Using Remote File Inclusion (RFI), an attacker can cause the web application to include a remote file. This is possible for web applications that dynamically include external files or scripts. Potential consequences of a successful RFI attack range from sensitive information disclosure and Cross-site Scripting (XSS) to Remote Code Execution.
Remote File Inclusion attacks usually occur when an application receives a path to a file as input and does not properly sanitize it. This allows an external URL to be supplied to the
The following is an example of PHP code with a Remote File Inclusion vulnerability.
/** * Get the filename from a GET input * Example - http://example.com/?file=index.php */ $file = $_GET['file']; /** * Unsafely include the file * Example - index.php */ include($file);
Using the above PHP script, an attacker could make the following HTTP request to trick the application into executing server-side malicious code, for example, a webshell.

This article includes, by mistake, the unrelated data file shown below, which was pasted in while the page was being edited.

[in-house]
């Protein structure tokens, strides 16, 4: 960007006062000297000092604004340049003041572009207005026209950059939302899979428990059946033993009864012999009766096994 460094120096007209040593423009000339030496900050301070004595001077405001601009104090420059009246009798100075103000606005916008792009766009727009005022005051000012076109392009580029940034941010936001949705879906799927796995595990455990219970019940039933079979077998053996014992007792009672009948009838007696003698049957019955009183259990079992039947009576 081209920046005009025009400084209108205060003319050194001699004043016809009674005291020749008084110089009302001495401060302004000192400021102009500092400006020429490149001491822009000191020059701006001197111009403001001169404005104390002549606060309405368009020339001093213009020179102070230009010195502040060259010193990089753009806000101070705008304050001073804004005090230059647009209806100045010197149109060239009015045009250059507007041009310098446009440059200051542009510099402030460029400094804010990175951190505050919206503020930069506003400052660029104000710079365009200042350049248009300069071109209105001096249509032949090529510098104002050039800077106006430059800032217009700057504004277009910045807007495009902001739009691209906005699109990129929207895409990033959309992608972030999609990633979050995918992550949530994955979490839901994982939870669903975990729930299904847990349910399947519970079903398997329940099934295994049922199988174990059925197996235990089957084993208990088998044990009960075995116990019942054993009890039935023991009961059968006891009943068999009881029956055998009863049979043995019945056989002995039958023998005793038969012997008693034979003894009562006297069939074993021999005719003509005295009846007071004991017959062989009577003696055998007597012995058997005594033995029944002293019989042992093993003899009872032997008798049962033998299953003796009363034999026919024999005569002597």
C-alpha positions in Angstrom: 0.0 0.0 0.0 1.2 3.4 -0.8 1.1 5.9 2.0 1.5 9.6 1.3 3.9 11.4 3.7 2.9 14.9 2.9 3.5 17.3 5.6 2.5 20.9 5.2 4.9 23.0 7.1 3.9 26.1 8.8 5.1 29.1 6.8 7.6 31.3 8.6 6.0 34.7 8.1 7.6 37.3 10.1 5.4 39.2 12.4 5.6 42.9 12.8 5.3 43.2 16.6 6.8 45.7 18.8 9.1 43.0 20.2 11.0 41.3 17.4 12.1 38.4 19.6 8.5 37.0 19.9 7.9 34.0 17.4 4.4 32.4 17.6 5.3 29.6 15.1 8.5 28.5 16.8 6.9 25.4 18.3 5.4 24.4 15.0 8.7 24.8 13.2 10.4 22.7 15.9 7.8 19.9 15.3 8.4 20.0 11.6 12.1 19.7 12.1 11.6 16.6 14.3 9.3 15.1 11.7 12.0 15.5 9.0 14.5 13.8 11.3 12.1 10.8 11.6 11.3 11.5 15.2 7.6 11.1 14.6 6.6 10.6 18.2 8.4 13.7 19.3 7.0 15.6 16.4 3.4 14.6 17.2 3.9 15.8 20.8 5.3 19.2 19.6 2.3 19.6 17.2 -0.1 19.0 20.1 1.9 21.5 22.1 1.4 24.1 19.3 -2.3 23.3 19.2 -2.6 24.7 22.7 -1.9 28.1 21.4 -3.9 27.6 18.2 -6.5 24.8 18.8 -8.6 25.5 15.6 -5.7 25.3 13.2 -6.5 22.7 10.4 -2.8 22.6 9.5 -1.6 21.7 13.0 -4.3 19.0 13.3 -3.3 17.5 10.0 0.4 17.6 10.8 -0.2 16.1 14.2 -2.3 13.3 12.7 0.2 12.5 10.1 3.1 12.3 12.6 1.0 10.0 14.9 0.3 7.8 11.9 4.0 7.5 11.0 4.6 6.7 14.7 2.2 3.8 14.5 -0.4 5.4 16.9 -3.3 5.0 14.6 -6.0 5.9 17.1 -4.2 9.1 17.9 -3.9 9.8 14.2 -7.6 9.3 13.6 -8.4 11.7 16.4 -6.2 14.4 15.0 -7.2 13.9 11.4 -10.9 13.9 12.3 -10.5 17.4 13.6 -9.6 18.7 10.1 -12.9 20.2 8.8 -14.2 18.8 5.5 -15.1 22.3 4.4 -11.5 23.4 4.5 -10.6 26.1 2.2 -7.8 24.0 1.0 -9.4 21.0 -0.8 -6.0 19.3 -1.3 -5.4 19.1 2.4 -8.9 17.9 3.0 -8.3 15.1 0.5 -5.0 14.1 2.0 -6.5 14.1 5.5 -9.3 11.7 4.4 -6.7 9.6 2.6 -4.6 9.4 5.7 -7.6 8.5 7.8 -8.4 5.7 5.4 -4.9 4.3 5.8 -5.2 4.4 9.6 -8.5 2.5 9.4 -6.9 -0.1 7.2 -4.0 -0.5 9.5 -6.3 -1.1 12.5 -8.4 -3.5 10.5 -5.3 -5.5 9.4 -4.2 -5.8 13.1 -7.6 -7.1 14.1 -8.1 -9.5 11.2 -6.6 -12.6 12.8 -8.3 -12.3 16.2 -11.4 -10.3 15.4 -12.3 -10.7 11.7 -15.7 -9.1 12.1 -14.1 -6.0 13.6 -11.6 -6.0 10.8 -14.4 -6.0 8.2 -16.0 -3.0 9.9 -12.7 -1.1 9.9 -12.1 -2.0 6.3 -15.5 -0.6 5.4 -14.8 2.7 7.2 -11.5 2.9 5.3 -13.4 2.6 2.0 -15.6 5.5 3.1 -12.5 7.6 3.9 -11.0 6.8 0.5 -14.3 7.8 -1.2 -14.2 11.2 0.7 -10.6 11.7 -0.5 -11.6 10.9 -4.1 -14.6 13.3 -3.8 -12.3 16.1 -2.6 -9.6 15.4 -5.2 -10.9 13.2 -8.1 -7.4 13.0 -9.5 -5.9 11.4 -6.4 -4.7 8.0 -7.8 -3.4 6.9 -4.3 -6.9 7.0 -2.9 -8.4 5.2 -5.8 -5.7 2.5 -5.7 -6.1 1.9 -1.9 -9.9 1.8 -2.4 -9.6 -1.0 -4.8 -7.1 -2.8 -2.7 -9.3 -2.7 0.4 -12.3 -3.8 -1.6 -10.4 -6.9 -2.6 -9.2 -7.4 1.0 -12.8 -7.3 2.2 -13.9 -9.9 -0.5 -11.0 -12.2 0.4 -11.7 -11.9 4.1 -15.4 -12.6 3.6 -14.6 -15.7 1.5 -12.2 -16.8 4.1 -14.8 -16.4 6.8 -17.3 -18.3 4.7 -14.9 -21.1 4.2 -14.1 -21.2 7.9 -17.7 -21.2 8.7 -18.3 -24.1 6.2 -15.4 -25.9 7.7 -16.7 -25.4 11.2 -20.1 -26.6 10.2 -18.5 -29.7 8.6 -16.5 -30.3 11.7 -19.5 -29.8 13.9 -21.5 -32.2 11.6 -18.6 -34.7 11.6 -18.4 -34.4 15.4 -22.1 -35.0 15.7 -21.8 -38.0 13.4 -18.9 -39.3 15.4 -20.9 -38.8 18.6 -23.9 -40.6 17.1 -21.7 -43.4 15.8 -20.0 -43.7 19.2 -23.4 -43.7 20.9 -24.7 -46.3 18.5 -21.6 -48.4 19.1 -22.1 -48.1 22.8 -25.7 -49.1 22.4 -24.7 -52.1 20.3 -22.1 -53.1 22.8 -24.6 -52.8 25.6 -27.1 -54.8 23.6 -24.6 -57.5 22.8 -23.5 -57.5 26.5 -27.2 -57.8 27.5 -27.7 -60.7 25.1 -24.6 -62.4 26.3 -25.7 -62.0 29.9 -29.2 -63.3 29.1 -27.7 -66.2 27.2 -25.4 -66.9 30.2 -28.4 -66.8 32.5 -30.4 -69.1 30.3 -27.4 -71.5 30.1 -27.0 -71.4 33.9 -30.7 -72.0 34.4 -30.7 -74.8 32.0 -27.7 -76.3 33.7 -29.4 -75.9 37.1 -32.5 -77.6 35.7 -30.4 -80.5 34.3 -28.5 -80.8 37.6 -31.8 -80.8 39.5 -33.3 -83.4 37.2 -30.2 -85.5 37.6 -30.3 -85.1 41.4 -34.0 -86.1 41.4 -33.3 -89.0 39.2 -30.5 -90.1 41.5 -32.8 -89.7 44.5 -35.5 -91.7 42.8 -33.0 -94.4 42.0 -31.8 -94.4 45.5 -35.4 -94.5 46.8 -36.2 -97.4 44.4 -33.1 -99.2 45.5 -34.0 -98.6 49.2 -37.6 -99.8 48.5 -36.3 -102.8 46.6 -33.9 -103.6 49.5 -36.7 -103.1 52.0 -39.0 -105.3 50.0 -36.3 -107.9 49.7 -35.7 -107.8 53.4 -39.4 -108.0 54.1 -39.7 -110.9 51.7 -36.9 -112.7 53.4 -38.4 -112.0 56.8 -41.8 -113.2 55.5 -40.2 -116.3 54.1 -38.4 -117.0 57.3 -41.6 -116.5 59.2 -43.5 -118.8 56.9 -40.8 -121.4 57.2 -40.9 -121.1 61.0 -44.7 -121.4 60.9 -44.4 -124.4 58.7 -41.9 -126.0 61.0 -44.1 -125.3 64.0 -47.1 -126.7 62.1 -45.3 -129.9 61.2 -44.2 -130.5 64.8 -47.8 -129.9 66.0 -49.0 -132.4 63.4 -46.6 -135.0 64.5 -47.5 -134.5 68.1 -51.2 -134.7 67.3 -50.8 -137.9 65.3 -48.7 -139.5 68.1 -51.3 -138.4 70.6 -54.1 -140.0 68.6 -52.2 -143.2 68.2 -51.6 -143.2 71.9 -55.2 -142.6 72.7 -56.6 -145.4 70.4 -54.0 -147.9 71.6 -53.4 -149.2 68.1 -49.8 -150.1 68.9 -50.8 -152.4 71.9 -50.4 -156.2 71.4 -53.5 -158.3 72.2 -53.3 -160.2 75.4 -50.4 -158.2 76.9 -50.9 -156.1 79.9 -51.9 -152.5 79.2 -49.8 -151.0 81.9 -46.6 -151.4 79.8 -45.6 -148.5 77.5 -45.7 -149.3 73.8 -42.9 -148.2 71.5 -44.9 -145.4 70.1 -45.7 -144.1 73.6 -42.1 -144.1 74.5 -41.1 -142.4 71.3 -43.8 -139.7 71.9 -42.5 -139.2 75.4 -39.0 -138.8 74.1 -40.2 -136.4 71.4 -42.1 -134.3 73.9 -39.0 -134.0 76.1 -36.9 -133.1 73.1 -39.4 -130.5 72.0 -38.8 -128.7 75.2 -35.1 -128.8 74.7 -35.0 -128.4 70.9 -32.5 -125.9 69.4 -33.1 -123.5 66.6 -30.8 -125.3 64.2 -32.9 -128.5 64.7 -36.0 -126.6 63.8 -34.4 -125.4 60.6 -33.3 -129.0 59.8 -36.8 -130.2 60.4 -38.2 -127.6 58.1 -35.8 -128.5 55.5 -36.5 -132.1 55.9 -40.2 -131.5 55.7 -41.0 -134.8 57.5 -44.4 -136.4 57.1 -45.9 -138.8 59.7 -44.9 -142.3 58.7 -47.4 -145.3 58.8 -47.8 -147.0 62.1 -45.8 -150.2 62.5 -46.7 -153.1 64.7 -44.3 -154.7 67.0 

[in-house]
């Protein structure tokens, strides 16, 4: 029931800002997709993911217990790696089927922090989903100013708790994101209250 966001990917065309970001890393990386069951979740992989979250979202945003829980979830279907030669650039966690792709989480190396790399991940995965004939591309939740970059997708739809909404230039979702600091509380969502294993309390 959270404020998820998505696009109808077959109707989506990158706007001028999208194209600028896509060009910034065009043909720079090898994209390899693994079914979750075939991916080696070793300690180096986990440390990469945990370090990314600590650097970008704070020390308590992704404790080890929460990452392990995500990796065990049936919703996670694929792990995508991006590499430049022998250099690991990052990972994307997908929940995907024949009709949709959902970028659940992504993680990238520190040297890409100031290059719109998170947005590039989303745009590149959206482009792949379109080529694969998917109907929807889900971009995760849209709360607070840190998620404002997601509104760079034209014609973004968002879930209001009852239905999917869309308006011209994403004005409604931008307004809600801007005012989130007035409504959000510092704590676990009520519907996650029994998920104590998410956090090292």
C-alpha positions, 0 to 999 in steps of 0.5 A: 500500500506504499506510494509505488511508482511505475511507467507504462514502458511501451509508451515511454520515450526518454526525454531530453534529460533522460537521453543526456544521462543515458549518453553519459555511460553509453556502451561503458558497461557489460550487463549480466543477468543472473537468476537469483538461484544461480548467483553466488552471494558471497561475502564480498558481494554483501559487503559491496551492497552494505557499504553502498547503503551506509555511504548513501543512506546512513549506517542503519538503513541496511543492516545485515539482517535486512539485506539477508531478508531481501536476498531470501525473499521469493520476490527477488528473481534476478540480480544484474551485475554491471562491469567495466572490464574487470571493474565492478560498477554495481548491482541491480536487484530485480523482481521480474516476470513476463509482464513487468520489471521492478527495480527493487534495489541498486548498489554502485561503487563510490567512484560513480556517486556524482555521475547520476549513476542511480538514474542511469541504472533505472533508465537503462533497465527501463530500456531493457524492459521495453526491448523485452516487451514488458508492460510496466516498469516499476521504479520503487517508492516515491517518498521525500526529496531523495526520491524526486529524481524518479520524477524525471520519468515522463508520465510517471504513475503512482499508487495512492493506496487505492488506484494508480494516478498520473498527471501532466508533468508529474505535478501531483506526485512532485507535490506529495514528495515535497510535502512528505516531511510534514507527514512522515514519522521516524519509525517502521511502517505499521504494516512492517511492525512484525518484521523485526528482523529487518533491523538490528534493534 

In this example, the malicious file is included and run with the privileges of the user who runs the web application. That allows an attacker to run any code they want on the web server. They can even gain a persistent presence on the web server.
Finding and Preventing RFI Vulnerabilities
Fortunately, it’s easy to test if your website or web application is vulnerable to RFI and other vulnerabilities by running an automated web scan using the Acunetix vulnerability scanner. Take a demo and find out more about running scans against your website or web application.
If you find RFI vulnerabilities, the best way to eliminate them is to completely avoid dynamically including files based on user input. If this is not possible, the application should maintain a whitelist of files that can be included. Input validation is a much less effective method in this case because attackers can go around it using clever tricks.
Additionally, in the case of PHP, most current installations are configured with
allow_url_include set to
off. This makes it impossible for malicious users to include remote files. However, Local File Inclusion (LFI) is still possible in such a case.
*** This is a Security Bloggers Network syndicated blog from Web Security Blog – Acunetix authored by Ian Muscat. Read the original post at: http://feedproxy.google.com/~r/acunetixwebapplicationsecurityblog/~3/DT7u0EWKx7c/